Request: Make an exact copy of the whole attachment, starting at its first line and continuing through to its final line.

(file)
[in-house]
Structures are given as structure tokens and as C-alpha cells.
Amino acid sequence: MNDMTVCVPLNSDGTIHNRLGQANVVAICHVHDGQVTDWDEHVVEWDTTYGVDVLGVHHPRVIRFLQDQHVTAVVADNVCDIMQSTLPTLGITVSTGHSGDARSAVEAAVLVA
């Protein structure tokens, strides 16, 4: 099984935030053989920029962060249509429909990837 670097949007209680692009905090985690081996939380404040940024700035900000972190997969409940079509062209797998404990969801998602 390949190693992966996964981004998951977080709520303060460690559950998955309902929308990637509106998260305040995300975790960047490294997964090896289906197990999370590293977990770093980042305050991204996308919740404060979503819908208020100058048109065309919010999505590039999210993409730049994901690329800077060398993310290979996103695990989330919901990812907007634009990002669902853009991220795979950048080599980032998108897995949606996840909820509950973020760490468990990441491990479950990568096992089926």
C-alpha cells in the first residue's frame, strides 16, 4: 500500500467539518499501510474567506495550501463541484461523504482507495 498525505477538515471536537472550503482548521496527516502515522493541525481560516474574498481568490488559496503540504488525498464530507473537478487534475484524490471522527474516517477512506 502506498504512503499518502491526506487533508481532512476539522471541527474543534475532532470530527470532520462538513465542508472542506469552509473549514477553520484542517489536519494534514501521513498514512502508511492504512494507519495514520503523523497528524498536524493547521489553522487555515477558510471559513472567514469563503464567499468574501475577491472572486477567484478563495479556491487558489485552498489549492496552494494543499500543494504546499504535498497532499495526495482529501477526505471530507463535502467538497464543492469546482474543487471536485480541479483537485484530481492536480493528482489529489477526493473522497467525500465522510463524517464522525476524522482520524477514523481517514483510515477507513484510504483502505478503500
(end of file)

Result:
[in-house]
Structures are given as structure tokens and as C-alpha cells.
Amino acid sequence: MNDMTVCVPLNSDGTIHNRLGQANVVAICHVHDGQVTDWDEHVVEWDTTYGVDVLGVHHPRVIRFLQDQHVTAVVADNVCDIMQSTLPTLGITVSTGHSGDARSAVEAAVLVA
């Protein structure tokens, strides 16, 4: 099984935030053989920029962060249509429909990837 670097949007209680692009905090985690081996939380404040940024700035900000972190997969409940079509062209797998404990969801998602 390949190693992966996964981004998951977080709520303060460690559950998955309902929308990637509106998260305040995300975790960047490294997964090896289906197990999370590293977990770093980042305050991204996308919740404060979503819908208020100058048109065309919010999505590039999210993409730049994901690329800077060398993310290979996103695990989330919901990812907007634009990002669902853009991220795979950048080599980032998108897995949606996840909820509950973020760490468990990441491990479950990568096992089926």
C-alpha cells in the first residue's frame, strides 16, 4: 500500500467539518499501510474567506495550501463541484461523504482507495 498525505477538515471536537472550503482548521496527516502515522493541525481560516474574498481568490488559496503540504488525498464530507473537478487534475484524490471522527474516517477512506 502506498504512503499518502491526506487533508481532512476539522471541527474543534475532532470530527470532520462538513465542508472542506469552509473549514477553520484542517489536519494534514501521513498514512502508511492504512494507519495514520503523523497528524498536524493547521489553522487555515477558510471559513472567514469563503464567499468574501475577491472572486477567484478563495479556491487558489485552498489549492496552494494543499500543494504546499504535498497532499495526495482529501477526505471530507463535502467538497464543492469546482474543487471536485480541479483537485484530481492536480493528482489529489477526493473522497467525500465522510463524517464522525476524522482520524477514523481517514483510515477507513484510504483502505478503500